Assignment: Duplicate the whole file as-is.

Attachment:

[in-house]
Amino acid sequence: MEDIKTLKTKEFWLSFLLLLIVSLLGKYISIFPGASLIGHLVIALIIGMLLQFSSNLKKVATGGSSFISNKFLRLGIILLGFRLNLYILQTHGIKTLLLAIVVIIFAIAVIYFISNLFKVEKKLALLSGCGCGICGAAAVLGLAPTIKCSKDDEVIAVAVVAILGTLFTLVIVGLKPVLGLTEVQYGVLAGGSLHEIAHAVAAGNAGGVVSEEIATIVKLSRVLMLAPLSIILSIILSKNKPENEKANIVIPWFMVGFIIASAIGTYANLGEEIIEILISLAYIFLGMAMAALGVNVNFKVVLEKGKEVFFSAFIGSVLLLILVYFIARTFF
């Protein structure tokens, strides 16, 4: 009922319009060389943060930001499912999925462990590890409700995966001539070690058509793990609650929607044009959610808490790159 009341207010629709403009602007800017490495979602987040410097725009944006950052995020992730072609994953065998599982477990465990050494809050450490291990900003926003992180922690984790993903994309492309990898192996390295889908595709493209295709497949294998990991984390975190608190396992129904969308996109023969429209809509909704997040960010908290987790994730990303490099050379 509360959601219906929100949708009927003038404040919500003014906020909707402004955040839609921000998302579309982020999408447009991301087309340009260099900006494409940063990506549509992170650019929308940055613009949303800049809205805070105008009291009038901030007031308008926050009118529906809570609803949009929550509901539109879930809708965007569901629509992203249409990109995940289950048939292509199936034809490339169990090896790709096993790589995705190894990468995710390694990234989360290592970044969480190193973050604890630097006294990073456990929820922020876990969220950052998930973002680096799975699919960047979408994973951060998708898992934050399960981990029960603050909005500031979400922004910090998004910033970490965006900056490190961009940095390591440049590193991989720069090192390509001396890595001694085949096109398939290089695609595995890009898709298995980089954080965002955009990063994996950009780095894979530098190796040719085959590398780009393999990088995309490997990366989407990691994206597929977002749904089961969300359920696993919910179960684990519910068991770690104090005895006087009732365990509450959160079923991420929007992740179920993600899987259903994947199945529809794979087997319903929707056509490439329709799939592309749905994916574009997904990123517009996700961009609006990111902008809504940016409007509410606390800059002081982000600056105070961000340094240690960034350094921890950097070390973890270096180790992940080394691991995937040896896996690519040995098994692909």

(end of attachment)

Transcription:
[in-house]
Amino acid sequence: MEDIKTLKTKEFWLSFLLLLIVSLLGKYISIFPGASLIGHLVIALIIGMLLQFSSNLKKVATGGSSFISNKFLRLGIILLGFRLNLYILQTHGIKTLLLAIVVIIFAIAVIYFISNLFKVEKKLALLSGCGCGICGAAAVLGLAPTIKCSKDDEVIAVAVVAILGTLFTLVIVGLKPVLGLTEVQYGVLAGGSLHEIAHAVAAGNAGGVVSEEIATIVKLSRVLMLAPLSIILSIILSKNKPENEKANIVIPWFMVGFIIASAIGTYANLGEEIIEILISLAYIFLGMAMAALGVNVNFKVVLEKGKEVFFSAFIGSVLLLILVYFIARTFF
């Protein structure tokens, strides 16, 4: 009922319009060389943060930001499912999925462990590890409700995966001539070690058509793990609650929607044009959610808490790159 009341207010629709403009602007800017490495979602987040410097725009944006950052995020992730072609994953065998599982477990465990050494809050450490291990900003926003992180922690984790993903994309492309990898192996390295889908595709493209295709497949294998990991984390975190608190396992129904969308996109023969429209809509909704997040960010908290987790994730990303490099050379 509360959601219906929100949708009927003038404040919500003014906020909707402004955040839609921000998302579309982020999408447009991301087309340009260099900006494409940063990506549509992170650019929308940055613009949303800049809205805070105008009291009038901030007031308008926050009118529906809570609803949009929550509901539109879930809708965007569901629509992203249409990109995940289950048939292509199936034809490339169990090896790709096993790589995705190894990468995710390694990234989360290592970044969480190193973050604890630097006294990073456990929820922020876990969220950052998930973002680096799975699919960047979408994973951060998708898992934050399960981990029960603050909005500031979400922004910090998004910033970490965006900056490190961009940095390591440049590193991989720069090192390509001396890595001694085949096109398939290089695609595995890009898709298995980089954080965002955009990063994996950009780095894979530098190796040719085959590398780009393999990088995309490997990366989407990691994206597929977002749904089961969300359920696993919910179960684990519910068991770690104090005895006087009732365990509450959160079923991420929007992740179920993600899987259903994947199945529809794979087997319903929707056509490439329709799939592309749905994916574009997904990123517009996700961009609006990111902008809504940016409007509410606390800059002081982000600056105070961000340094240690960034350094921890950097070390973890270096180790992940080394691991995937040896896996690519040995098994692909």